The Rogers Helicopters operations manual for Part 135 operations specified that weather minimums for nighttime operations within 25 nm (46 km) of the company’s base required a ceiling of 500 ft above ground level (AGL) and 2 mi (3 km) visibility. For cross-country operations farther than 25 nm from the base, minimums increased to a 1,000-ft AGL ceiling and 3 mi (5 km) visibility. The document added, “If, during flight, unforeseen or unforecasted weather is encountered that is below operating VFR minimums, the pilot-in-command shall use his/her discretion in whether to abort the flight and return to Rogers Helicopters, Inc. or continue the flight under instrument flight rules with currently qualified personnel and approved aircraft.”
Under its safety management system, Rogers Helicopters used a flight and ground risk analysis program to determine what risks would be involved with any given flight. The program called for pilots to complete a risk assessment worksheet that contained questions about various aspects of flight operations; a numeric value was assigned to each answer, and the program required flight to automatically be declined if the numeric value was 17 or higher.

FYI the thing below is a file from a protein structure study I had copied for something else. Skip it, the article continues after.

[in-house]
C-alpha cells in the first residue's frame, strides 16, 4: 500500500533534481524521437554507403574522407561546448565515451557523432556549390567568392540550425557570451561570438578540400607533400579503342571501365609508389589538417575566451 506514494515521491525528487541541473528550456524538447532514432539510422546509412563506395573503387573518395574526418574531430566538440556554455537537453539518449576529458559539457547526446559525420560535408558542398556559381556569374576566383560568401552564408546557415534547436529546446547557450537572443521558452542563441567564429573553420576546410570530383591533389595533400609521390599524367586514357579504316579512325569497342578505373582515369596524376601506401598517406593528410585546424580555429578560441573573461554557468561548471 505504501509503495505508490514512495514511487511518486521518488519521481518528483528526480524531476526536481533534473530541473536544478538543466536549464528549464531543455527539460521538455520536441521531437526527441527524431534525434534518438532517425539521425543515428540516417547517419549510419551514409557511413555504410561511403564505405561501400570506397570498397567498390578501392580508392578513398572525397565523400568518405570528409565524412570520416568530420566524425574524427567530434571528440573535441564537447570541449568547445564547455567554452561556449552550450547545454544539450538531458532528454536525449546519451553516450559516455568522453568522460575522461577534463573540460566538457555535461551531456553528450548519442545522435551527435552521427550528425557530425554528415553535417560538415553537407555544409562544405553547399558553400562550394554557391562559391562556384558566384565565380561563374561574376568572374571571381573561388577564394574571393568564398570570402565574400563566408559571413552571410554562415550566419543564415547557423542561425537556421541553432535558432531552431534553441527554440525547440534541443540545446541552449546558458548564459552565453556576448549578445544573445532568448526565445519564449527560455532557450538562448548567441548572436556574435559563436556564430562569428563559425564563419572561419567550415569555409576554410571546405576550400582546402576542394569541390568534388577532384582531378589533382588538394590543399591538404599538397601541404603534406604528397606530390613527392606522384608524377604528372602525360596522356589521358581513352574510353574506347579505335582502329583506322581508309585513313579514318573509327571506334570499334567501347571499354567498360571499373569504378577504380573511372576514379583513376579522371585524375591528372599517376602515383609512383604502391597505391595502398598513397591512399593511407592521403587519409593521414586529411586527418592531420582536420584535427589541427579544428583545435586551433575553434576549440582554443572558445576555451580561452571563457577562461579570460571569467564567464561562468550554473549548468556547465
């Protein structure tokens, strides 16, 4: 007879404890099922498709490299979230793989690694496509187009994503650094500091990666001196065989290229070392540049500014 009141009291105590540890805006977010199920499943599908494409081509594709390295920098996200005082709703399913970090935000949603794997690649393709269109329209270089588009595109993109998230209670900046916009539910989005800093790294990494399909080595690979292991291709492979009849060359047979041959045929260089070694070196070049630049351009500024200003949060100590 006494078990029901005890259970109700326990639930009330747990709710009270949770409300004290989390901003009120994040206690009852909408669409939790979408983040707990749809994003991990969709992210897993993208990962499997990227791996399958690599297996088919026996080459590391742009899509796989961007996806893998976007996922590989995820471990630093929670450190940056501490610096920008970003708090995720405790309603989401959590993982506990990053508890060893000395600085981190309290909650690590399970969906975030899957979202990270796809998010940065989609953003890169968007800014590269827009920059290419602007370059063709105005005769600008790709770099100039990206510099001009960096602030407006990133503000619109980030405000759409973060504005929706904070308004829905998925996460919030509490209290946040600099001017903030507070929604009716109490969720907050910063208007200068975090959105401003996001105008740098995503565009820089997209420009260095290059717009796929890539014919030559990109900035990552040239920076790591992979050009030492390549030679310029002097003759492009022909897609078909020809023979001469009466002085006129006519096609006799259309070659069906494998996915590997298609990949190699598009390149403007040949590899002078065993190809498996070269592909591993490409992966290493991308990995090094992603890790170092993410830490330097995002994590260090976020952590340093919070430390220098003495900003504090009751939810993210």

Before the accident flight, the pilot’s risk assessment worksheet noted “that the flight would occur at night and would involve a ‘scene call’ (dynamic factors),” the report said. “Also, the ‘new pilot’ box (static factor) and the ‘rested 4+ hours’ box (risk-reducing factor) were checked. In addition, the pilot noted that the highest obstacle would be at 1,293 ft, visibility would be 10 miles [16 km], and that he was ‘healthy, rested and fit for duty.’” The resulting risk factor for the flight was 7, well below the “decline factor” of 17.
Fog Formation Was Likely
Recorded weather information for Porterville, 21 nm (39 km) at 1854, nine minutes before the crash, included visibility of 10 mi or greater, light rain and an overcast ceiling at 3,300 ft. At the time, recorded weather information for Bakersfield, 14 nm (26 km) south of the accident site, included visibility of 10 mi or greater and an overcast at 6,000 ft.